as salaamu alaykum,
The problem is you are comparing apples and oranges when you say Islam vs. the West. Islam is a religion, the West is a cultural/geographical area. The opposite of West is East, not Islam
I understand your point though, I think what you mean is, is Islam compatible with the ideas/culture of the West?
There are definitely ideas or practices of the west that stand in contradiction to the religion of Islam, but that doesn't mean that one is a necessary enemy of the other. There are many areas, principles, and values which are shared between the two. Historically we've seen Muslim communities thriving in a spectrum of different cultures and societies, and some of the largest Muslim communities today are minorities in majority non-Muslim lands (think India and China) or live in peaceful coexistence with other non-Muslim citizens (think Malaysia, Indonesia, etc). The Shari'ah (Islamic legal tradition) has some areas in which compromise cannot be made (such as foundational principles of law, beliefs, or in the obligatory practices of a Muslim such as the daily prayer) while there are other areas in which there is room for flexibility in accordance with the norms of the society in which it is being practiced.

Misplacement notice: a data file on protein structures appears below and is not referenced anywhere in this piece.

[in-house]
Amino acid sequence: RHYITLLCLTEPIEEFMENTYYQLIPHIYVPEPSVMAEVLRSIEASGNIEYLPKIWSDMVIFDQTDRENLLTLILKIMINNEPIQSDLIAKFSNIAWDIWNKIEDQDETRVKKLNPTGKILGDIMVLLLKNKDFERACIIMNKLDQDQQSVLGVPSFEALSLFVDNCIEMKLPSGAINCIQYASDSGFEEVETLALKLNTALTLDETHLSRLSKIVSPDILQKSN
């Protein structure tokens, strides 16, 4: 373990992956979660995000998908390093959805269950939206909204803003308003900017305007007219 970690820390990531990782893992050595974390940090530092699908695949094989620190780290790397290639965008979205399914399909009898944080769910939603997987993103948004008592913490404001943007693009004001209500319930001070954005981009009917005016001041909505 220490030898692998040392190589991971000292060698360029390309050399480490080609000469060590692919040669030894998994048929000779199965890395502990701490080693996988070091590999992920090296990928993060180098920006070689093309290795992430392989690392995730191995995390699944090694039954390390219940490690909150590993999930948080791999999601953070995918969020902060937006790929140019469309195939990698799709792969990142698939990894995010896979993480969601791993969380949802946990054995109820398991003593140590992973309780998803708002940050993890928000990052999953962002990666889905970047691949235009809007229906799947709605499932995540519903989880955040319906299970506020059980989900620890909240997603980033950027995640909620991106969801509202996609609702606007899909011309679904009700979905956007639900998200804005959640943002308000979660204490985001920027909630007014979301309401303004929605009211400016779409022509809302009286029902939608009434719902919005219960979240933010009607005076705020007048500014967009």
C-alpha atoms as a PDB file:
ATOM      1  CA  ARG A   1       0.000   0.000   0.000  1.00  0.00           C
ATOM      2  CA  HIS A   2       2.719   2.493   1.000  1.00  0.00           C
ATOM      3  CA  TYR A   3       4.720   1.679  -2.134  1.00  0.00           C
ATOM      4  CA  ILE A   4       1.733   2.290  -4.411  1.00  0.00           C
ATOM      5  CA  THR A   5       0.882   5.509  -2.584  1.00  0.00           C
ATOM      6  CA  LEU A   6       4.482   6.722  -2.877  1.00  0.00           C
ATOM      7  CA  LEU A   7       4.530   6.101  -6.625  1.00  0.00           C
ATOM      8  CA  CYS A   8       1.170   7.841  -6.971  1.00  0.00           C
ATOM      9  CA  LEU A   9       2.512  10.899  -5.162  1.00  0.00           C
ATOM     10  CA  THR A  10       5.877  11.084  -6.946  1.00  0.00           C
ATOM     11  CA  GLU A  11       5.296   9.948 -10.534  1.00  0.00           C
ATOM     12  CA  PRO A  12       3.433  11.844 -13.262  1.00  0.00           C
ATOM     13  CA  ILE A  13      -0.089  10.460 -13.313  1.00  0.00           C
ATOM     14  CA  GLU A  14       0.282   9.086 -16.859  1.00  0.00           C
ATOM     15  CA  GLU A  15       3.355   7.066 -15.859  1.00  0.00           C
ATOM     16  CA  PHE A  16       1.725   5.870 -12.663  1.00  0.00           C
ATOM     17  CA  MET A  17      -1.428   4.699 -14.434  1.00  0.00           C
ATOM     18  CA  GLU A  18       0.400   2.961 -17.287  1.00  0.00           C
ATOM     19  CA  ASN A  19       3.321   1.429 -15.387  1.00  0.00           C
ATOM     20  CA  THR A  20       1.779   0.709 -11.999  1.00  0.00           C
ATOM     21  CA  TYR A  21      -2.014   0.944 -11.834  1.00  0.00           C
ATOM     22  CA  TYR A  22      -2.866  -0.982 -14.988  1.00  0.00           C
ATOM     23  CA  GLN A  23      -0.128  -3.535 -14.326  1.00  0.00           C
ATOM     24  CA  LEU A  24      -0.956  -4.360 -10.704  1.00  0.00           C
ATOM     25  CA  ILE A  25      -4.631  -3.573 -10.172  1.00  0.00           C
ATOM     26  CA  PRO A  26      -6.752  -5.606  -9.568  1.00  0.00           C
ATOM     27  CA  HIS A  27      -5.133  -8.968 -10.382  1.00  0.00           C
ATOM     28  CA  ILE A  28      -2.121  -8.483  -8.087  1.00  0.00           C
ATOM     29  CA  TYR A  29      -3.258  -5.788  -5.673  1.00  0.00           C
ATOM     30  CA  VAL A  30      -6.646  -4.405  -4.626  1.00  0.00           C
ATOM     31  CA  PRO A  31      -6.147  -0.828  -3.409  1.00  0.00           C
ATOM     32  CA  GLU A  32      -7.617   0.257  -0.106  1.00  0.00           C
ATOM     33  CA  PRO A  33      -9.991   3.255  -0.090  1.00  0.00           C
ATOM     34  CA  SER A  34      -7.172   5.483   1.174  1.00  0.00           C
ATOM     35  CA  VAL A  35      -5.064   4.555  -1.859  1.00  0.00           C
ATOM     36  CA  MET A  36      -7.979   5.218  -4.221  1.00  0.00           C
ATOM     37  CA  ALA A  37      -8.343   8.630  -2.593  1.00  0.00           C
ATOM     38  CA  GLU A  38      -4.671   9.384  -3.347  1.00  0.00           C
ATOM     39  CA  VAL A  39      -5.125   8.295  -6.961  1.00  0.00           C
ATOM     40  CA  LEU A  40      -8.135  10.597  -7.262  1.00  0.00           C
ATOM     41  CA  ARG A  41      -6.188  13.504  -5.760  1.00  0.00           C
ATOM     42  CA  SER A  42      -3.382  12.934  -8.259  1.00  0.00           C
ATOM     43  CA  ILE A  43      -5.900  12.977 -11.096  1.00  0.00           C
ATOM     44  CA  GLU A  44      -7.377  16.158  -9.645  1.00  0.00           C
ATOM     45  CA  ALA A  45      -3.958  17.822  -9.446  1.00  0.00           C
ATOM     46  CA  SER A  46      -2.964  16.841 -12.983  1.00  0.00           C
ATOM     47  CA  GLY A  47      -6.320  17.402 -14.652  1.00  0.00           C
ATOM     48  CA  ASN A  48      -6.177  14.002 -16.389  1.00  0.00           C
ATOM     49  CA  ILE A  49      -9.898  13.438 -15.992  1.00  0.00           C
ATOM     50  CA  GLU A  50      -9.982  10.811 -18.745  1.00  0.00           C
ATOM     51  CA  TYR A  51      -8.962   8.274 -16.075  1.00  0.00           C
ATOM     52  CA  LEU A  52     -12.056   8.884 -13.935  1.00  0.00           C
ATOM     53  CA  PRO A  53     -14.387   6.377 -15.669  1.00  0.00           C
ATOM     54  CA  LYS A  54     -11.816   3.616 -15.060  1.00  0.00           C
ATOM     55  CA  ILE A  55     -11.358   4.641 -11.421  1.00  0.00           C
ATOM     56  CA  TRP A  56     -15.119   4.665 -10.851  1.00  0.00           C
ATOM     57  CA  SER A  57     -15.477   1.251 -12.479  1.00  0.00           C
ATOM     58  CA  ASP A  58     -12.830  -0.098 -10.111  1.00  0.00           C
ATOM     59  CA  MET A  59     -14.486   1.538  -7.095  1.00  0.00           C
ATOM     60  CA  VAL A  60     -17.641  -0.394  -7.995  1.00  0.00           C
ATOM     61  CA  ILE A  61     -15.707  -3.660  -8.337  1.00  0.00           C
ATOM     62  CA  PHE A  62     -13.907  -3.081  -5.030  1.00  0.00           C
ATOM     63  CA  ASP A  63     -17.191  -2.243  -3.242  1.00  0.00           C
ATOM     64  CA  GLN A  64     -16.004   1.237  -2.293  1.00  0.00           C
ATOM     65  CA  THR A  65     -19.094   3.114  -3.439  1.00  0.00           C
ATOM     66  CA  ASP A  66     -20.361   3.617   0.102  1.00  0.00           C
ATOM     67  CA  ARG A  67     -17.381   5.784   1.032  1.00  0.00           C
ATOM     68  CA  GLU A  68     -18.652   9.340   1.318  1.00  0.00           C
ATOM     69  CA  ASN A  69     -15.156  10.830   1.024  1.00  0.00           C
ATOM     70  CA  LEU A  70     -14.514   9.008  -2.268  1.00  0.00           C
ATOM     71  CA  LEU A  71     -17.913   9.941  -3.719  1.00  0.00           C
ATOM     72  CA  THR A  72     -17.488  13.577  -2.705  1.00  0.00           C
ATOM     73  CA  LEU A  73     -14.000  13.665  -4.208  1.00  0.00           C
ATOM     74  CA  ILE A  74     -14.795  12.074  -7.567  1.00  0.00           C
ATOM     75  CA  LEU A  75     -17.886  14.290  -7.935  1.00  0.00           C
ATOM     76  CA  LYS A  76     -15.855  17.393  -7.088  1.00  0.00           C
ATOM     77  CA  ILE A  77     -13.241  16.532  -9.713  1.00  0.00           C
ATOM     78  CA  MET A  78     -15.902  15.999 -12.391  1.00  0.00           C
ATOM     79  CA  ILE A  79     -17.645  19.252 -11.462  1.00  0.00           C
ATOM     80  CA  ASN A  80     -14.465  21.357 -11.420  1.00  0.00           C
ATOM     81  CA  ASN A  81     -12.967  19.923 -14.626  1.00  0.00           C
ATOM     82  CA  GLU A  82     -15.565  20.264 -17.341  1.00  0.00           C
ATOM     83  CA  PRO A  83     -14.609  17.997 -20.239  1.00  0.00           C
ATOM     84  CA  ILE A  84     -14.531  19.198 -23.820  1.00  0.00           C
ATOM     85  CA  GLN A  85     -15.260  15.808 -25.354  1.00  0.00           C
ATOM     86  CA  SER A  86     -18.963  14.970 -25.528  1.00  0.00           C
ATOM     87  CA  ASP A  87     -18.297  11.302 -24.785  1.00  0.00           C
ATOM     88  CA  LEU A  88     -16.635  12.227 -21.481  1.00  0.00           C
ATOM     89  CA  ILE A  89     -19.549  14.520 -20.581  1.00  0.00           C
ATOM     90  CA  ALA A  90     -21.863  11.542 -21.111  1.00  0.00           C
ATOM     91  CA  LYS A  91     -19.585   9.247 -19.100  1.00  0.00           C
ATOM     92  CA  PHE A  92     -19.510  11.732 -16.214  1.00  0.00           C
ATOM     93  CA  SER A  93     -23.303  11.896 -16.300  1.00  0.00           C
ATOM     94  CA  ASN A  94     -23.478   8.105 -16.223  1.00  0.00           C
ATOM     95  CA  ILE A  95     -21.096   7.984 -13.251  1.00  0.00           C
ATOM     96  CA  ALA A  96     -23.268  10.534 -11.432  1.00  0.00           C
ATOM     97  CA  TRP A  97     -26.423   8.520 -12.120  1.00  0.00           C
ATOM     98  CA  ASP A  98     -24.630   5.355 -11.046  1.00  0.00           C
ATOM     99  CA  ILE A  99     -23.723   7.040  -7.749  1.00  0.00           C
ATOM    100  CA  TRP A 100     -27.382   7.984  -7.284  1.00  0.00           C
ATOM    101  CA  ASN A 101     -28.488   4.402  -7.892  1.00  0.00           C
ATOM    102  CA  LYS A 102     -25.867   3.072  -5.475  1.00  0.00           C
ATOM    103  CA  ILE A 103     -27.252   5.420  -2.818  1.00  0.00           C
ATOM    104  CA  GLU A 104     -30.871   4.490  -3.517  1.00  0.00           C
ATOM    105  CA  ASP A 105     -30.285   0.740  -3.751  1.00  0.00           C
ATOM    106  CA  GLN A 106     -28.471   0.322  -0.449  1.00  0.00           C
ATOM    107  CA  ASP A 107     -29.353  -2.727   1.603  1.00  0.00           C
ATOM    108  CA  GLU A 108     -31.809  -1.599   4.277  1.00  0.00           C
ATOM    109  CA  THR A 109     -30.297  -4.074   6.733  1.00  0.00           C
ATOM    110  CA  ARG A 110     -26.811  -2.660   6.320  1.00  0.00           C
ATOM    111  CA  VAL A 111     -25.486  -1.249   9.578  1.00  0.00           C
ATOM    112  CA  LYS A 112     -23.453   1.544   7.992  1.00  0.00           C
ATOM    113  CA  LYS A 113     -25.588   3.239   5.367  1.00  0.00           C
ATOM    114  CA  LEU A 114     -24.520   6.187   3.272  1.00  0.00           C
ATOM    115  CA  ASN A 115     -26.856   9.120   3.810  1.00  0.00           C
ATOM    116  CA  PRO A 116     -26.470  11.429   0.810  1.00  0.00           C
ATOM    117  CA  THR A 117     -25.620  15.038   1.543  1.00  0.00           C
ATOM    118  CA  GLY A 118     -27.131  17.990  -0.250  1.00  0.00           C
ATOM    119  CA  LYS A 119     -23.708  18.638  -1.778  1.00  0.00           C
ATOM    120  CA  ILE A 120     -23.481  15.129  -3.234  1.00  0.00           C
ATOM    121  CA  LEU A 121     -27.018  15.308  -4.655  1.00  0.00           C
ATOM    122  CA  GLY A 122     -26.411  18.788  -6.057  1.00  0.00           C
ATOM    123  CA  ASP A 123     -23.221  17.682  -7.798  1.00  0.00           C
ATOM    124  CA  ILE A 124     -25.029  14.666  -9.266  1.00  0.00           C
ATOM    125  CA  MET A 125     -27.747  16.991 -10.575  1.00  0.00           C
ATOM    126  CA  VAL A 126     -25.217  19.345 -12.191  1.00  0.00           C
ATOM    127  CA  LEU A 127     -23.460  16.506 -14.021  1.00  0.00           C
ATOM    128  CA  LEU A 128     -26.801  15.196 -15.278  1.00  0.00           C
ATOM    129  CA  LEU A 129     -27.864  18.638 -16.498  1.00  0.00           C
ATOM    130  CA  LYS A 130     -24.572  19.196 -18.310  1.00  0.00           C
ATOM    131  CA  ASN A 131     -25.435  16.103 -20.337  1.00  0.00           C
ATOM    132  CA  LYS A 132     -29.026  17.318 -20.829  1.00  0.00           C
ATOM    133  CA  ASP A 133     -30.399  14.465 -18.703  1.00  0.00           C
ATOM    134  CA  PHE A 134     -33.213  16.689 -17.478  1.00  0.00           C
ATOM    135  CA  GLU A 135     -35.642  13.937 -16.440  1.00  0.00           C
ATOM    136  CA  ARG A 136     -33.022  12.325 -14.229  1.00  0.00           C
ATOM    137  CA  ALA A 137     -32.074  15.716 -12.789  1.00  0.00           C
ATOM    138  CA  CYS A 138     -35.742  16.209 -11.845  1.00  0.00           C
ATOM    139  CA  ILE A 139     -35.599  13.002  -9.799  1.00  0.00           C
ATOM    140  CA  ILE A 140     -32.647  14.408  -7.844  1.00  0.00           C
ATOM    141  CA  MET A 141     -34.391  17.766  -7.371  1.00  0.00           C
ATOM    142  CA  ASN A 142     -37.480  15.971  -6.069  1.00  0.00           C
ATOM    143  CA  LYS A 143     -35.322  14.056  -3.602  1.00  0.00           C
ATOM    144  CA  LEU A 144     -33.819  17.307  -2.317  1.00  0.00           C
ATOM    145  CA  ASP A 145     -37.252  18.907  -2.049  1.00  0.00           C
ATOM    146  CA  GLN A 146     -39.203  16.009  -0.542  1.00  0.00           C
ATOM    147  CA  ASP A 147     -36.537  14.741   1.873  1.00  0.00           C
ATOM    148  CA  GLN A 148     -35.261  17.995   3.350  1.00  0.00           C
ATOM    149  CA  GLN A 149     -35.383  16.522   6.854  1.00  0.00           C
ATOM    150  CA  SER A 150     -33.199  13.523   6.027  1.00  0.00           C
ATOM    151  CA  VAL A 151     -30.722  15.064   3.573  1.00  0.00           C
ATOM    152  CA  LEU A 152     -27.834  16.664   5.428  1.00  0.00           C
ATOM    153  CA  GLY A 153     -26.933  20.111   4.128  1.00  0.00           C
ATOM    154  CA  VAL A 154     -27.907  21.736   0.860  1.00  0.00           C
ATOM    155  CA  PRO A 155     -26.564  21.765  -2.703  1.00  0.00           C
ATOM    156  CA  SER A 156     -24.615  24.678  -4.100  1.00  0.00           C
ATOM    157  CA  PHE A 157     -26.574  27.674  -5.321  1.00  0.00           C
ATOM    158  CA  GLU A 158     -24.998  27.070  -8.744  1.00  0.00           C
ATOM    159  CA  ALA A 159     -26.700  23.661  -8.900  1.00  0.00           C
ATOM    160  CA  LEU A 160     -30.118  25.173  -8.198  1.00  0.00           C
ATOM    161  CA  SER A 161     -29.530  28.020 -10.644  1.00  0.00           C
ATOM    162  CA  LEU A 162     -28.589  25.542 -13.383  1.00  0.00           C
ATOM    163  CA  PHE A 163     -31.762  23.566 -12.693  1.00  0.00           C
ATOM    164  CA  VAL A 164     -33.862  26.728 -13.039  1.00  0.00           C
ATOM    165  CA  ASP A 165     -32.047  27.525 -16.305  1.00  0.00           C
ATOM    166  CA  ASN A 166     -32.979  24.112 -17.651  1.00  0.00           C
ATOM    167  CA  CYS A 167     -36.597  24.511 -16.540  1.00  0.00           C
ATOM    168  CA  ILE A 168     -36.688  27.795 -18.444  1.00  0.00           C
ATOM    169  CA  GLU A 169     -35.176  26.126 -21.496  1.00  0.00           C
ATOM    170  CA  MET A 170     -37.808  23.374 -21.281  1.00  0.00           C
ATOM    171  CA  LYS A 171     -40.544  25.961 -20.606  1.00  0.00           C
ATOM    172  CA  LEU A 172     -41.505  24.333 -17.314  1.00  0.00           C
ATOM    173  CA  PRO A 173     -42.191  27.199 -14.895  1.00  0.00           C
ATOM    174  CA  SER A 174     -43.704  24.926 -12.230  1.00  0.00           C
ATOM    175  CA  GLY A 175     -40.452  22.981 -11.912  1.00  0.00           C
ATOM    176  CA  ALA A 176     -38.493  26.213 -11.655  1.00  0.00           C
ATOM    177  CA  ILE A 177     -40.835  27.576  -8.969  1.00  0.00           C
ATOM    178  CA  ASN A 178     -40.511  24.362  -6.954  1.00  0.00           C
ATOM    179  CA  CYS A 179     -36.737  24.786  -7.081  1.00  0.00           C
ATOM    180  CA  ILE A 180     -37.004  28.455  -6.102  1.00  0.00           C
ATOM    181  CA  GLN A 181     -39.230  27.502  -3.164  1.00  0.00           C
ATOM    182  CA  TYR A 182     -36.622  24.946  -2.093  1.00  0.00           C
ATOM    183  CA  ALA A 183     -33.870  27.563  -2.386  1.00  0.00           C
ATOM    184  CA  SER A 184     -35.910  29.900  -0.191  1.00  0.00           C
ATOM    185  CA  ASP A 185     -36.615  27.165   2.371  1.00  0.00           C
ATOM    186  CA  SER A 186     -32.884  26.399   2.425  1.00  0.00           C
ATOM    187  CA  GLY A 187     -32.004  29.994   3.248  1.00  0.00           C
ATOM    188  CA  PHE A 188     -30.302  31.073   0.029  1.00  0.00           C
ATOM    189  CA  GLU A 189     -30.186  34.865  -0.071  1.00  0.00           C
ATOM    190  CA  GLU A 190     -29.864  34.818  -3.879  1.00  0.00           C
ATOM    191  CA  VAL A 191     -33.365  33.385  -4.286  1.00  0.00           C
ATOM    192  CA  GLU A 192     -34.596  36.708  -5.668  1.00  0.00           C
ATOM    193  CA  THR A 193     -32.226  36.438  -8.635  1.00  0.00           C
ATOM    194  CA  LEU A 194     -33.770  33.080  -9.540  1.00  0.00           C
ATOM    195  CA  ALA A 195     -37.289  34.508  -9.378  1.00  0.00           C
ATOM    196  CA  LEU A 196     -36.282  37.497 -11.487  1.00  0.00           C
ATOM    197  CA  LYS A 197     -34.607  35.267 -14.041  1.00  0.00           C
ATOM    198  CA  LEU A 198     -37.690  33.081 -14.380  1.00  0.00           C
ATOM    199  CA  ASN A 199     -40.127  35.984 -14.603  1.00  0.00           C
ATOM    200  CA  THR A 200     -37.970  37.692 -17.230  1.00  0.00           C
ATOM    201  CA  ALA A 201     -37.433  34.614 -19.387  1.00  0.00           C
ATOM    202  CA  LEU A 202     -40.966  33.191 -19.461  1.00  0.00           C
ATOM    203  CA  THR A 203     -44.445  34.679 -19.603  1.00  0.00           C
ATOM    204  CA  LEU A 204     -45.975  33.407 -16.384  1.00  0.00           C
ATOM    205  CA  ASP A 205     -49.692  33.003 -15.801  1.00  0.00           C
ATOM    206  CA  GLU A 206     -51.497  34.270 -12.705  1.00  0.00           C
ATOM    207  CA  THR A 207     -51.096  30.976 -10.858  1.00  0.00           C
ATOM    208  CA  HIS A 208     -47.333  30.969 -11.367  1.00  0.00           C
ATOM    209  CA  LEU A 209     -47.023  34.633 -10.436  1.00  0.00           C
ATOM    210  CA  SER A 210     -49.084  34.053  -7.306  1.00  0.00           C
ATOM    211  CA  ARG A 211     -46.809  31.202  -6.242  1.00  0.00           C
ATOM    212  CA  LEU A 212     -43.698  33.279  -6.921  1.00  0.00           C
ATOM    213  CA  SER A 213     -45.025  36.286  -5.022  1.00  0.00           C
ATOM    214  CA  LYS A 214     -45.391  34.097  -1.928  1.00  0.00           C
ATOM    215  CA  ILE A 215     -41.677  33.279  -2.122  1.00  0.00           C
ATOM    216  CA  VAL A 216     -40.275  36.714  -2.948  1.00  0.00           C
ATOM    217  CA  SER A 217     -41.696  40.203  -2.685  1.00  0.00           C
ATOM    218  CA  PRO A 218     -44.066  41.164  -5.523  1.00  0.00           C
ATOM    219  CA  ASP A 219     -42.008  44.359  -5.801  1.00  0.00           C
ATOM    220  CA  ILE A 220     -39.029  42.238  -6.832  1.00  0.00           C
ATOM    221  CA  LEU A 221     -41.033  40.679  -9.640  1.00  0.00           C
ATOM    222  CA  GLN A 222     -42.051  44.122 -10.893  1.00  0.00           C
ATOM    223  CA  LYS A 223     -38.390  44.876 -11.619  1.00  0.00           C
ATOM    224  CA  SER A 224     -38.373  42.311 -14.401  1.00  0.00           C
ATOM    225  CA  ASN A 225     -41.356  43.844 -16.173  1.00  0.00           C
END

I've recently been listening to an excellent CD set called "Sacred Law in Secular Lands", a lecture series by Shaykh Abdullah Bin Bayyah with live translation by Sh. Hamza Yusuf of the Zaytuna Institute in California. He goes into quite a bit of detail about how Muslims can live by and practice their religion, while at the same time dealing with the realities of their lives in the west. One of his main points was that we need to have scholars who are educated in the religious tradition, but are also cognizant and informed about the culture, history, etc of the west... to help us understand how we should apply and practice our religion in the western context.
Dr. Tariq Ramadan may also be of interest to you, he has a book entitled 'To be a European Muslim' which discusses these issues as well.